Save ABC Sports/Dump ESPN sign now

Like its longtime competitors CBS Sports and NBC Sports, ABC Sports was originally just the sports division of a major American network, ABC. The seeds of its eventual integration with ESPN occurred when the cable network's majority owner Capital Cities Communications bought ABC in 1985. Although some ESPN sportscasters such as John Saunders and Dick Vitale began to also appear on ABC Sports telecasts, ESPN and ABC Sports continued to operate seperately.



After the The Walt Disney Company bought Capital Cities/ABC in 1996, Disney started to slowly integrate ESPN and ABC Sports. ESPN personalities like Chris Berman, Mike Tirico, and Brad Nessler worked on ABC Sports programs. In 1998, ESPN adopted ABC Sports' Monday Night Football graphics and music for its Sunday Night Football broadcasts. During that same year, ESPN signed a five year deal to televise National Hockey League (NHL) games, also letting the cable network to essentially buy time on ABC to air selected NHL games. This was noted in copyright beds at the conclusion of the telecasts, i.e. "The Preceding Program has been paid for by ESPN, Inc." ESPN then signed a similar television rights contract in 2002 so it could produce and broadcast National Basketball Association (NBA) games on ABC.



Between 2000-2002, many ABC Sports programs utilized graphics almost identical to those of ESPN. Until 2004, ABC used the exact same graphics as ESPN for college basketball, NBA and NHL games (with the lone differences being the time/score graphic and the ABC Sports logo replacing ESPN's). One notable exception was Monday Night Football, which switched to different graphics as part of then-new producer Don Ohlmeyer's attempt to provide some new vigor into those telecasts. From 2002 to 2005, ABC changed graphics each fall, while ESPN's basically remained consistent.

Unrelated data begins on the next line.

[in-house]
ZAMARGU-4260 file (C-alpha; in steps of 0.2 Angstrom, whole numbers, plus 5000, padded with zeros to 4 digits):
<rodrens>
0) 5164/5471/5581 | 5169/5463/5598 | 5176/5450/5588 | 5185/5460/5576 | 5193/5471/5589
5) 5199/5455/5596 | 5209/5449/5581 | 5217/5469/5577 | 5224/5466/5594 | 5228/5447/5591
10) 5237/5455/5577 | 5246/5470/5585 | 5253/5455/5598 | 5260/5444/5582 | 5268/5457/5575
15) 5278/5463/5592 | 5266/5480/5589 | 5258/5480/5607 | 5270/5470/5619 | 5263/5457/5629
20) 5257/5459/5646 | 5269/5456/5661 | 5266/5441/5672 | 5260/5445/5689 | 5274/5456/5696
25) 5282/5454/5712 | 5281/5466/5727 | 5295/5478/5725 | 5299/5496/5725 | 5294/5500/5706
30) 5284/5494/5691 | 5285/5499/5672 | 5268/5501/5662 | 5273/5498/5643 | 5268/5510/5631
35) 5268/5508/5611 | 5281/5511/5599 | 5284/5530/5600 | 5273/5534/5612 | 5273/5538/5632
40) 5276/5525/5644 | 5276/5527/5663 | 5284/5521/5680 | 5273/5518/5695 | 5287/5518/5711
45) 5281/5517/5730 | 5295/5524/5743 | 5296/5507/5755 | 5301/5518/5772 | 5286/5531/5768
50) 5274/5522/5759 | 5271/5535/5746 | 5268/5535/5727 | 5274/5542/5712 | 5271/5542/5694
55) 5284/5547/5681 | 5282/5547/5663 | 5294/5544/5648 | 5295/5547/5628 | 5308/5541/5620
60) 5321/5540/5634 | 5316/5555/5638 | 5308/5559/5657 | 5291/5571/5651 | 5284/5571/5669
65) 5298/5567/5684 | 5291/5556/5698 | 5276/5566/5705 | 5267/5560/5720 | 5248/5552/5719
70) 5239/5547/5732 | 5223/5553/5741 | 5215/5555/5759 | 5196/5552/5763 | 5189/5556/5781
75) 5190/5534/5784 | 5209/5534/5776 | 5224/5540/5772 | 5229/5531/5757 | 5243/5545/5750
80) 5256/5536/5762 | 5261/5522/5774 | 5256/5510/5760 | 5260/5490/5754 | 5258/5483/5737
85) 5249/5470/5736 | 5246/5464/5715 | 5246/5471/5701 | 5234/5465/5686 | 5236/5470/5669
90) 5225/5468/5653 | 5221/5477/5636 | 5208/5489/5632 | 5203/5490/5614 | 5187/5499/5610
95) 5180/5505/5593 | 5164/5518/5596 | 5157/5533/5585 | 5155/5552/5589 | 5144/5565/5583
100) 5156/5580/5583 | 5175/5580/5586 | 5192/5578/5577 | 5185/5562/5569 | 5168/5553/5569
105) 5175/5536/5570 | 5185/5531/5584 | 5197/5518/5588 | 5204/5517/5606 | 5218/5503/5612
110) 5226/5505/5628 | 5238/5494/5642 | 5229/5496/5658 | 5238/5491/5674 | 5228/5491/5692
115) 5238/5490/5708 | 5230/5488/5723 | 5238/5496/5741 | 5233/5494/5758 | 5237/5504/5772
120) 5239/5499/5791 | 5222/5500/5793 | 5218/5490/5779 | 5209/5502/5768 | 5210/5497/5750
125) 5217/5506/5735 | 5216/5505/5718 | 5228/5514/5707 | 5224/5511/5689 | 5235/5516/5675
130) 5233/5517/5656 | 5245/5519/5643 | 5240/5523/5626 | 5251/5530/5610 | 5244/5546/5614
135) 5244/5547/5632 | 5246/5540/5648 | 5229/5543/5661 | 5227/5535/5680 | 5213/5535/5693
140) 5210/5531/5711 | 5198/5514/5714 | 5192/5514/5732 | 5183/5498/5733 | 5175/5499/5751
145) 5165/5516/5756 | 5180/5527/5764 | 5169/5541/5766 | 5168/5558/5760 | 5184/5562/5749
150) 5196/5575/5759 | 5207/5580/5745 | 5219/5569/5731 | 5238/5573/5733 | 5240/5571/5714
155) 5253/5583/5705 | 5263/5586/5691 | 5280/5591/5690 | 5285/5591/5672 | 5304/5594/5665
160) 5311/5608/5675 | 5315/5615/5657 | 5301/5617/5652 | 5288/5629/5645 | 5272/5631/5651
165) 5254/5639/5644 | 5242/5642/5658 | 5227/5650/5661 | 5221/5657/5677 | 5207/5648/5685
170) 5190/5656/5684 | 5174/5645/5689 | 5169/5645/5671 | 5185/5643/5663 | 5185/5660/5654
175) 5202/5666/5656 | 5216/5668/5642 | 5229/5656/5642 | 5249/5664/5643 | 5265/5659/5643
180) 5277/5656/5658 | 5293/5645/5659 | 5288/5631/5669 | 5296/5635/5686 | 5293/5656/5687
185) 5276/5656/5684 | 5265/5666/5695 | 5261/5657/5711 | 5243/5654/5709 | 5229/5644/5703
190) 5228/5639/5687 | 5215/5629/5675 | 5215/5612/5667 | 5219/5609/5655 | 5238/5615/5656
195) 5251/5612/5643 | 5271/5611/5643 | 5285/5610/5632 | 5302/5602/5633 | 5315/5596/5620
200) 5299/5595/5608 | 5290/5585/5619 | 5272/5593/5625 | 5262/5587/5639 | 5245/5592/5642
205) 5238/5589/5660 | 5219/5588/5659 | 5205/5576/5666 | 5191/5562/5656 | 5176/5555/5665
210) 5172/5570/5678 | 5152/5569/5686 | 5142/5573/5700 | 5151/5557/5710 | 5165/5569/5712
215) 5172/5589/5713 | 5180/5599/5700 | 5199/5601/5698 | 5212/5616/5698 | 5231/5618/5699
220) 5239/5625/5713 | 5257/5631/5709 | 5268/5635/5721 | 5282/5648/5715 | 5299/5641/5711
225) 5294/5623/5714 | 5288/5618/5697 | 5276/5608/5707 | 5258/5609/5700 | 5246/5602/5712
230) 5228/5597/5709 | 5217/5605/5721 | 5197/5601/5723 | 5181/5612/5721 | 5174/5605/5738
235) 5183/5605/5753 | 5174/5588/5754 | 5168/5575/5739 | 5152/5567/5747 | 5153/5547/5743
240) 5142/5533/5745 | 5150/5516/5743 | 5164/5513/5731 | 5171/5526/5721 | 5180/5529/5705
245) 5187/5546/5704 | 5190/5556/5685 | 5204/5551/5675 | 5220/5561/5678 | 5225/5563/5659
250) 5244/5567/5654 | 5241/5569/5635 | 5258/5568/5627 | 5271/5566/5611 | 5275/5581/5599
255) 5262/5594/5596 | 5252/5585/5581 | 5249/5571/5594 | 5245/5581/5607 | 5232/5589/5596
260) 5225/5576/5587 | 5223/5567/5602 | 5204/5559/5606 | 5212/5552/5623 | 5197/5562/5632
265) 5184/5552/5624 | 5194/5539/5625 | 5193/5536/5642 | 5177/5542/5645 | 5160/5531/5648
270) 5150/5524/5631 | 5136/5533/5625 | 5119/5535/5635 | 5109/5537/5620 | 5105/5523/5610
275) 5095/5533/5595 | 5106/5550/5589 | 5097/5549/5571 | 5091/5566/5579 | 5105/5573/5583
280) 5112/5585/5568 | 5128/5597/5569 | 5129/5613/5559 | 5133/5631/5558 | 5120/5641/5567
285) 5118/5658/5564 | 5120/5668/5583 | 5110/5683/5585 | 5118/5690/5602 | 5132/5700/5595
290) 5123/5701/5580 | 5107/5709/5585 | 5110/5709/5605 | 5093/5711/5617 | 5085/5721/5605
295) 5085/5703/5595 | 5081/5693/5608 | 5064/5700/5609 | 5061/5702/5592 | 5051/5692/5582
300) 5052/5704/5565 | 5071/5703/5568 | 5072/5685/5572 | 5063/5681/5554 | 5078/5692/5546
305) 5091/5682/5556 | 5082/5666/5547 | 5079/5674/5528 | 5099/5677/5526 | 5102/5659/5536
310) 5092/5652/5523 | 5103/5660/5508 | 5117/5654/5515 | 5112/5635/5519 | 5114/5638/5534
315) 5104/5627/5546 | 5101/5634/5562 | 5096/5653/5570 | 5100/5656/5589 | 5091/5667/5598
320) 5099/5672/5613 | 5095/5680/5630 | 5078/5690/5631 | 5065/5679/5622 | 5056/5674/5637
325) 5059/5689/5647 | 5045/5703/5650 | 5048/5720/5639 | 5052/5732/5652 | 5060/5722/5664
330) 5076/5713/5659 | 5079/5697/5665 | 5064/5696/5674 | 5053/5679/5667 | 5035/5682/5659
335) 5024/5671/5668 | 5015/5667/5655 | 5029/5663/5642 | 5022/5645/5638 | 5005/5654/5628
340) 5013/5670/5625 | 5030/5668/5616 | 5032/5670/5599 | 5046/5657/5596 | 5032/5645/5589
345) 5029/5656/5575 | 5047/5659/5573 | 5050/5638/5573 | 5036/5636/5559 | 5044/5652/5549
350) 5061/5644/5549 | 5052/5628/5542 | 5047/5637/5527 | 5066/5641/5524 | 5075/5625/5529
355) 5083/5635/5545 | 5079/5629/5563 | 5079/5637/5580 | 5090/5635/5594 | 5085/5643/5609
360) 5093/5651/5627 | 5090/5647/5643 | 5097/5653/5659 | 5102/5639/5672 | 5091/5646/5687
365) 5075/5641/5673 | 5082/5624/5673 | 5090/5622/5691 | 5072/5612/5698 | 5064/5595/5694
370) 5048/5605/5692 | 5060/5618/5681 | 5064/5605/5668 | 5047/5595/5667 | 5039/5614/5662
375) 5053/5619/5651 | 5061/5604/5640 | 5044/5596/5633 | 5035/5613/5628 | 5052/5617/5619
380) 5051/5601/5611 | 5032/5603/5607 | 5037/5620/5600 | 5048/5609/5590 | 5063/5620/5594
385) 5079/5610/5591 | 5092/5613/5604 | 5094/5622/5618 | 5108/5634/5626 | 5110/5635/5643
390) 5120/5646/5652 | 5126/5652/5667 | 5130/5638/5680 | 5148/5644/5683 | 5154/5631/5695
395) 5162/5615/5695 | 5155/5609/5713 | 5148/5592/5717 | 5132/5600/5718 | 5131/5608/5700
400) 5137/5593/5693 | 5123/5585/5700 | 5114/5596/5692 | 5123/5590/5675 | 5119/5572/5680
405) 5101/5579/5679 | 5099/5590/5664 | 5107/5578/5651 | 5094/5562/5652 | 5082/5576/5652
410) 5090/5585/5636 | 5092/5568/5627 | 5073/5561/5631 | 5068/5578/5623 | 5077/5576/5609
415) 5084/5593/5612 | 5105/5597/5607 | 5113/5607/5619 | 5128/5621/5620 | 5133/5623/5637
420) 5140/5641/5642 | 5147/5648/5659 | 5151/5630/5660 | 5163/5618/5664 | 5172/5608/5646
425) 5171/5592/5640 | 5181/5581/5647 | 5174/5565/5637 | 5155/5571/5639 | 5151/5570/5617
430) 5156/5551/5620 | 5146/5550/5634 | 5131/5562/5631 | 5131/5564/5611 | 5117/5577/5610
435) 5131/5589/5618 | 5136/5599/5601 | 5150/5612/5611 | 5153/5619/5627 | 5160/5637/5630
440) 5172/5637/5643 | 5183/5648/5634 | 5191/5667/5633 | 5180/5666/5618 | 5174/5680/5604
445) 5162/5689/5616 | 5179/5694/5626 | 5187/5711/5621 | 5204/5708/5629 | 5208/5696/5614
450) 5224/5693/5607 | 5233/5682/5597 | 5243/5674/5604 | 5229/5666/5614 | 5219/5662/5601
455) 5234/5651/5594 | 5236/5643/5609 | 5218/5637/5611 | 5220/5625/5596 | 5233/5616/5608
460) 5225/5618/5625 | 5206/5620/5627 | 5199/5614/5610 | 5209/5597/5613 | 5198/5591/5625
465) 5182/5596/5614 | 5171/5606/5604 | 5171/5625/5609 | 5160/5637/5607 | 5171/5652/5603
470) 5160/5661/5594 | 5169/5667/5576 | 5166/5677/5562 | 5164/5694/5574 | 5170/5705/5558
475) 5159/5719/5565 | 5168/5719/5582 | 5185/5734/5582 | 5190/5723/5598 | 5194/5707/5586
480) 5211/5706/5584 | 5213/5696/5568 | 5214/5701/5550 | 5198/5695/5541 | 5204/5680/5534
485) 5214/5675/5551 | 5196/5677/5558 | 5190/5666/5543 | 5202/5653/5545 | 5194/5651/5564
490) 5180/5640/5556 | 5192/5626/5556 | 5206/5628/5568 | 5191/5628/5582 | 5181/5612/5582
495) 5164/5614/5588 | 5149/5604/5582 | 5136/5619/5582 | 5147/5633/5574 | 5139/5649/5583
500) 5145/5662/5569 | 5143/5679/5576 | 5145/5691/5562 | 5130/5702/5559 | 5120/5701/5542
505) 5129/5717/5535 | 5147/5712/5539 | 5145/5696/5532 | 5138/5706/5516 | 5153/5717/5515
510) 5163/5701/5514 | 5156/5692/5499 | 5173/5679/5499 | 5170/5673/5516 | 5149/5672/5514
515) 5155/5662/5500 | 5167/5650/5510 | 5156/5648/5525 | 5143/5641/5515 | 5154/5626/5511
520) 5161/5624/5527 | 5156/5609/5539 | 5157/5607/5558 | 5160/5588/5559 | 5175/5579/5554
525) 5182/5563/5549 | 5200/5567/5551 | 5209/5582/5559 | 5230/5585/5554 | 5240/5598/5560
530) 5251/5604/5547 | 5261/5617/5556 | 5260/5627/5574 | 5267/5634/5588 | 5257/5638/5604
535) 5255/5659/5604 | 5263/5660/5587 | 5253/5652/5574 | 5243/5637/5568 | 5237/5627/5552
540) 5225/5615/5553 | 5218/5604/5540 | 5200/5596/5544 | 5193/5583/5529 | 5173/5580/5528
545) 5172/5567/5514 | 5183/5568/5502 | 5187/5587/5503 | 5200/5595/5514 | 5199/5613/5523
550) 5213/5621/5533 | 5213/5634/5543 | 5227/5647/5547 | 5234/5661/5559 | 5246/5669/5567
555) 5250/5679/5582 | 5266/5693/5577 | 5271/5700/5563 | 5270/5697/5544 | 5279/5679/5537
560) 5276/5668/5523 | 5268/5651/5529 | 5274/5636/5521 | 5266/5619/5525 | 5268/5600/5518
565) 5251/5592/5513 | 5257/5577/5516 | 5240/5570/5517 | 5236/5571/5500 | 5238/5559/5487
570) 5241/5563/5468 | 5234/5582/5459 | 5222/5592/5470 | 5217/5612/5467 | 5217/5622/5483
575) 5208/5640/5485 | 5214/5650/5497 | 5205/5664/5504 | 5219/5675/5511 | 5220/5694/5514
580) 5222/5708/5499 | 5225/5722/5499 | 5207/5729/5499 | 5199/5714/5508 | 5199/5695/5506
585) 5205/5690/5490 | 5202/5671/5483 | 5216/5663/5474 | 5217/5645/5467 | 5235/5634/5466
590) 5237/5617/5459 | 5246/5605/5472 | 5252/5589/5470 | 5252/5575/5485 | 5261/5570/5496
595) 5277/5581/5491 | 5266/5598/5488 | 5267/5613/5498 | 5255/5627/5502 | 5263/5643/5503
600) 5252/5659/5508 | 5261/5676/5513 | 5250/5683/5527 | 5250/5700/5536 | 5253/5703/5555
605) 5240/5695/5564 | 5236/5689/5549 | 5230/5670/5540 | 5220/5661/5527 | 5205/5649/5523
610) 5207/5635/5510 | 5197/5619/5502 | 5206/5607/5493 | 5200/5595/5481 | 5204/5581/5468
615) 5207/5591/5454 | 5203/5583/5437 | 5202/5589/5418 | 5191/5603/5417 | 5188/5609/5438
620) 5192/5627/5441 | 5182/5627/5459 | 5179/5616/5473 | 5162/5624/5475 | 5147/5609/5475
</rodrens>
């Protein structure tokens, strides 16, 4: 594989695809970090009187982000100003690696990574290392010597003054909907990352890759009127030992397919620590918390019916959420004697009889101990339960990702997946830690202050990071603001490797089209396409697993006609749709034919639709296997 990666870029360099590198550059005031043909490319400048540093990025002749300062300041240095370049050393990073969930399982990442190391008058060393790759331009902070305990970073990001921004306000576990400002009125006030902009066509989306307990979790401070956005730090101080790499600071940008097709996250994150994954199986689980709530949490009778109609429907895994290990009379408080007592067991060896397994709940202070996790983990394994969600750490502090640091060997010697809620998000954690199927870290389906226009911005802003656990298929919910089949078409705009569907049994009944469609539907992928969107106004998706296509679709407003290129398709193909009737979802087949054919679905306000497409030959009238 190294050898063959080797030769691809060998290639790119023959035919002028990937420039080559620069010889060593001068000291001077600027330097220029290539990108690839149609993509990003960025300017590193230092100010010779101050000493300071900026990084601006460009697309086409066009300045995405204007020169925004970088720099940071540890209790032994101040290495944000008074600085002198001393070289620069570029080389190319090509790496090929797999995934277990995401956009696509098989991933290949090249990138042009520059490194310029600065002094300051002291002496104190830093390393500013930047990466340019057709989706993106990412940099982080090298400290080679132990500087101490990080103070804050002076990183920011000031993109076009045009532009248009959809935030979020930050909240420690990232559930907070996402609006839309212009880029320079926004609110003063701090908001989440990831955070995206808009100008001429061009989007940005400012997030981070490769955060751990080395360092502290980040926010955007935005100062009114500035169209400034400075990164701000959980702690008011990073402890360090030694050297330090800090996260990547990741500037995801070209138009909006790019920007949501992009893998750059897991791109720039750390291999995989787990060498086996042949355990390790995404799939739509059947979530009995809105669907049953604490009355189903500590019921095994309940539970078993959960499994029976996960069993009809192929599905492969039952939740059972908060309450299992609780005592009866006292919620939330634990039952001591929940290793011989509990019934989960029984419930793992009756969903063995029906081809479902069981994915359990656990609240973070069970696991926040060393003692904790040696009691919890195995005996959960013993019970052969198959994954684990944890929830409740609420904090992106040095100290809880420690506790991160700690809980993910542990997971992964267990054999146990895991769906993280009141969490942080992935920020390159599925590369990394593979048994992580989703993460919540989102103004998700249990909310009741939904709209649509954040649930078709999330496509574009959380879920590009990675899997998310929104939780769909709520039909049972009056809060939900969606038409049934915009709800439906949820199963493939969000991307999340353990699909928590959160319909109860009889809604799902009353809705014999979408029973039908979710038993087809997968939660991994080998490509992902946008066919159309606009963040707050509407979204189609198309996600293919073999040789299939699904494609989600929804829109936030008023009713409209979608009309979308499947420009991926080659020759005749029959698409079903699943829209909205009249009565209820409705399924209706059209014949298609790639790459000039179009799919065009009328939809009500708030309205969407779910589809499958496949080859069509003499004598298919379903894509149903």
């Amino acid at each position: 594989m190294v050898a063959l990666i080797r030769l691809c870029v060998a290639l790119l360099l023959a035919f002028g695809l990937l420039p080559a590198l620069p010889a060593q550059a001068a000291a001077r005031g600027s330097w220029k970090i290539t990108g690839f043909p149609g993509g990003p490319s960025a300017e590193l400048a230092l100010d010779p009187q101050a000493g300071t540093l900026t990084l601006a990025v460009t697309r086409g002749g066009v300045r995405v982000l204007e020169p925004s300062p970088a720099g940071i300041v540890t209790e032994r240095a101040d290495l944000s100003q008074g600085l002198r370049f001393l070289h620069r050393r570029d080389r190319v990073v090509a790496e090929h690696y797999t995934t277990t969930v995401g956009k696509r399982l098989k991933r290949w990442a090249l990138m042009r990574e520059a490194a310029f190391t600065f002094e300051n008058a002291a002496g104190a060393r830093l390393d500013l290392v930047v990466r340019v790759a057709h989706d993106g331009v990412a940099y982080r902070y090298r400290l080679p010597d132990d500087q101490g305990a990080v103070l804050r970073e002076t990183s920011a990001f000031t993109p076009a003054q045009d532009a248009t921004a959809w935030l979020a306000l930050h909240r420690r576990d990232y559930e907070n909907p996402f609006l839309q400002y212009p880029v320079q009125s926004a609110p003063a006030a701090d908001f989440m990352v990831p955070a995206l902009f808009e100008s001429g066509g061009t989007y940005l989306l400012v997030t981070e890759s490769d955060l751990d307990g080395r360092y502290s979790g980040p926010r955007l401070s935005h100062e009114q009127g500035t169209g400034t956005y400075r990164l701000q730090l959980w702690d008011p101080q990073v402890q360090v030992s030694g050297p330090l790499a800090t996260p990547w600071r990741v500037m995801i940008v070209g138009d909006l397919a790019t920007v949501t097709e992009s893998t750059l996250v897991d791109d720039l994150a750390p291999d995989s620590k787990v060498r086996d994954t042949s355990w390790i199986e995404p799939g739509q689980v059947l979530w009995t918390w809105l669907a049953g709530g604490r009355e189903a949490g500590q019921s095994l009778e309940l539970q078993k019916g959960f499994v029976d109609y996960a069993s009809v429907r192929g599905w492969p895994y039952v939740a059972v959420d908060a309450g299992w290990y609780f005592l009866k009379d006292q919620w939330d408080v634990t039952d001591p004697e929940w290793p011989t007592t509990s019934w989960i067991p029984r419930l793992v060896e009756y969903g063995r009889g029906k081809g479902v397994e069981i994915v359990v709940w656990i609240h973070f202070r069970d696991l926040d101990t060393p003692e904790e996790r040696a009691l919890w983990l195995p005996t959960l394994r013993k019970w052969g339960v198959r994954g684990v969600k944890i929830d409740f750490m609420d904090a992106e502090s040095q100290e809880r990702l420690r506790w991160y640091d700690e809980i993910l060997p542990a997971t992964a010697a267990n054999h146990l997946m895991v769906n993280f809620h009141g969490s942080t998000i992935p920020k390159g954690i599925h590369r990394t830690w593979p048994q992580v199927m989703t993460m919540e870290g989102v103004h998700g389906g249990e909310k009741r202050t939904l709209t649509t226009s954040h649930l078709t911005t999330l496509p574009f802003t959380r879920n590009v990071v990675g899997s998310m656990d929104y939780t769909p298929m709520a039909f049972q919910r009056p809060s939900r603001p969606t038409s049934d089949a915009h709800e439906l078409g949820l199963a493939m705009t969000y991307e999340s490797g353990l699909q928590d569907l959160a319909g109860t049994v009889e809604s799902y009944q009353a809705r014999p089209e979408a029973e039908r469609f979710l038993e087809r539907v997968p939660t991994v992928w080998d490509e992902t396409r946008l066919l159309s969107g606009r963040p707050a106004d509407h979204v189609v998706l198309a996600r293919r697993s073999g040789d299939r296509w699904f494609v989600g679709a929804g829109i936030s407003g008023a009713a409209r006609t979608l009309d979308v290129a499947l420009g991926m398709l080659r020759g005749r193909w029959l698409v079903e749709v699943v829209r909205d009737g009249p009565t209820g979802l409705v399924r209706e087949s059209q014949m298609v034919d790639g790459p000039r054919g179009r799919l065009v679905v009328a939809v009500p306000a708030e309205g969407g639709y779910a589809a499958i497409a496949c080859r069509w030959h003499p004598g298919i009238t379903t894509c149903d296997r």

Meanwhile, Disney continued to consolidate the corporate structure of ESPN and ABC Sports. Steve Bornstein was given the title as president of both ESPN and ABC Sports in 1996. The sales, marketing, and production departments of both divisions were eventually merged.



Around this same period, ABC junked the long running anthology format of "Wide World of Sports" in favor of a vague umbrella title for ABC's weekend sports programming. Part of this could be contributed with the rise of cable television offering more outlets for sports programming (i.e. ESPN).



It was announced in 2006 that ABC Sports would be totally integrated into ESPN, using ESPN graphics, music, and production. The brand integration does not directly affect whether ESPN (the cable channel) or ABC carries a particular event, as in most cases this is governed by contracts with the applicable league or organization.



The last live sporting event televised by ABC Sports was the United States Championship Game in the Little League World Series on Saturday, August 26, 2006 (ABC was slated to carry the Little League World Series Championship Game on Sunday, August 27, but the game was postponed to Monday August 28 due to rain, subsequently airing on ESPN2).



Interestingly, in June 2005, after ESPN absorbed most of ABC Sports operations, president George Bodenheimer made this comment:

". . .anybody looking for the demise of ABC Sports is barking up the wrong tree."



Words from Keith Jackson to leave you with:

"It was inevitable. When ABC was sold to Capital Cities, and then to Disney, the handwriting was on the wall. A lot of people worked to make ABC what it was, and they deserve more than to have their legacy callously tossed aside."



Capital Cities' refused to fully back bids by Dennis Swanson, Roone Arledge's successor, to acquire the TV rights to the 1992 and 1996 Summer Olympics, which were signature purchases for NBC. According to Jackson, Capital Cities didn't just short, they cut him off. The last Olympic Games that ABC televised were the 1988 Winter Olympics from Calgary.



In recent years, ABC Sports has progressively degenerated with the loses of "Monday Night Football" (after 36 years of service), the Bowl Championship Series (to FOX), Major League Baseball (first to CBS after 1989 and then after 1995 when ABC abandoned "The Baseball Network" revenue-sharing experiement with NBC).



See also:

http://www.rockymountainnews.com/drmn/spotlight_columnists/article/0,2777,DRMN_23962_4950218,00.html



http://en.wikipedia.org/wiki/The_NBA_on_ABC



http://en.wikipedia.org/wiki/ESPN

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